While various platforms are rushing around censoring any mention of potential connections of [ELECTROMAGNETIC TECHNOLOGY REFERENCE CENSORED] to [THE STORY THAT EVERYONE IS SICK OF HEARING ABOUT WHICH HAS BEEN CENSORED], J.H. found an intriguing paper that indicates that my hypothesis about those sudden bird deaths being due to electromagnetic tests of some sort may be true. Here’s the article:

Cardioprotection from stress conditions by weak magnetic fields in the Schumann Resonance band

Now, citing just a bit from the abstract, and from the beginning of the body of the paper, we read this (from the abstract):

The purpose of this study was to examine the influence of extremely weak magnetic fields in the ScR first mode frequency range on the spontaneous contractions, calcium transients and Creatine Kinase (CK) release of rat cardiac cell cultures. We show that applying 7.8 Hz, 90 nT magnetic fields (MF) causes a gradual decrease in the spontaneous calcium transients’ amplitude, reaching 28% of the initial amplitude after 40 minutes of MF application, and accompanied with a gradual decrease in the calcium transients’ rise time. The mechanical spontaneous contractions cease after the ScR fields have been applied for more than 30 minutes, when the calcium transient’s amplitude reached ~60% of its initial value.The influence of the ScR MF was reversible, independent of the field magnitude in the range 20 pT-100 nT, and independent of the external DC magnetic field. However, the effect is frequency dependent; the described changes occurred only in the 7.6–8 Hz range. In addition, applying 7.8 Hz, 90 nT MF for 1.5 hours, reduced the amount of CK released to the buffer, during normal conditions, hypoxic conditions and oxidative stress induced by 80 μM H2O2. We show that the ScR field induced reduction in CK release is associated with a stress response process and has a protective character. (Emphases added)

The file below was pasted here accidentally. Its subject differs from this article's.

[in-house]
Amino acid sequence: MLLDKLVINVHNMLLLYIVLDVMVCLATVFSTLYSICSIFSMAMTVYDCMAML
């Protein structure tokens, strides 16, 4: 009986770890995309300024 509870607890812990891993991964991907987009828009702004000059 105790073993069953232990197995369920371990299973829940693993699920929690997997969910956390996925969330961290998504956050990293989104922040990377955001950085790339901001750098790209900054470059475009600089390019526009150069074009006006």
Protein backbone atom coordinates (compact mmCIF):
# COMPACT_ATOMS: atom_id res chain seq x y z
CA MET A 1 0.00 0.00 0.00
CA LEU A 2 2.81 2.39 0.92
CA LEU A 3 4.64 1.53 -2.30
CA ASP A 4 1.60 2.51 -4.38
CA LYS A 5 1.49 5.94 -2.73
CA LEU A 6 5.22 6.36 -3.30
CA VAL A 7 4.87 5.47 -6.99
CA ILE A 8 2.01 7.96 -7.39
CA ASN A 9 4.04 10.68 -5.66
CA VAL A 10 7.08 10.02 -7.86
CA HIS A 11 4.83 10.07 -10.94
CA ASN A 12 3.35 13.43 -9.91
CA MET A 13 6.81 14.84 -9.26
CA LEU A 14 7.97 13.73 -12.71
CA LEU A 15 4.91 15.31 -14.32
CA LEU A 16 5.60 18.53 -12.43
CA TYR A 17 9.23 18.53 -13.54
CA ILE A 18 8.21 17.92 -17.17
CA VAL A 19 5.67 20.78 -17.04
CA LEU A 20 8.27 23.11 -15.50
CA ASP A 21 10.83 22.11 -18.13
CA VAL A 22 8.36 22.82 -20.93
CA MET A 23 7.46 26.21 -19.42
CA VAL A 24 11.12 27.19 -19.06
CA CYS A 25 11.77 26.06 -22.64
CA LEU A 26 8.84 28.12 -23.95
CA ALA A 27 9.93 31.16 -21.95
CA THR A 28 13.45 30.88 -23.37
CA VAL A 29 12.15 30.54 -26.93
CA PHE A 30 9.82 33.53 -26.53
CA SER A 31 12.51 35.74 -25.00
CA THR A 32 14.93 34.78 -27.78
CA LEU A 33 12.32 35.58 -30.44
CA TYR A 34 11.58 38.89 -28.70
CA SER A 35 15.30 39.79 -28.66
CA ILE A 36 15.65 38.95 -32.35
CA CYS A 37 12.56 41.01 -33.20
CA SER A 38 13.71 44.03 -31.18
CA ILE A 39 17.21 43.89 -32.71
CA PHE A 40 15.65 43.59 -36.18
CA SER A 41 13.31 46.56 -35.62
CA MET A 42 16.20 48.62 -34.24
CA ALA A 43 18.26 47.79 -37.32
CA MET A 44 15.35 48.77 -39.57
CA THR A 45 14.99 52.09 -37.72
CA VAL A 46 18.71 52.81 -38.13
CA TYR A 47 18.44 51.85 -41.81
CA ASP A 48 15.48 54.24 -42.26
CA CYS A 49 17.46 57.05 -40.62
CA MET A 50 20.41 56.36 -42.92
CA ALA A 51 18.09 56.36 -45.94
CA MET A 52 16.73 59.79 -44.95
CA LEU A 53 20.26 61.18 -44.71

And this, from the main body of the paper: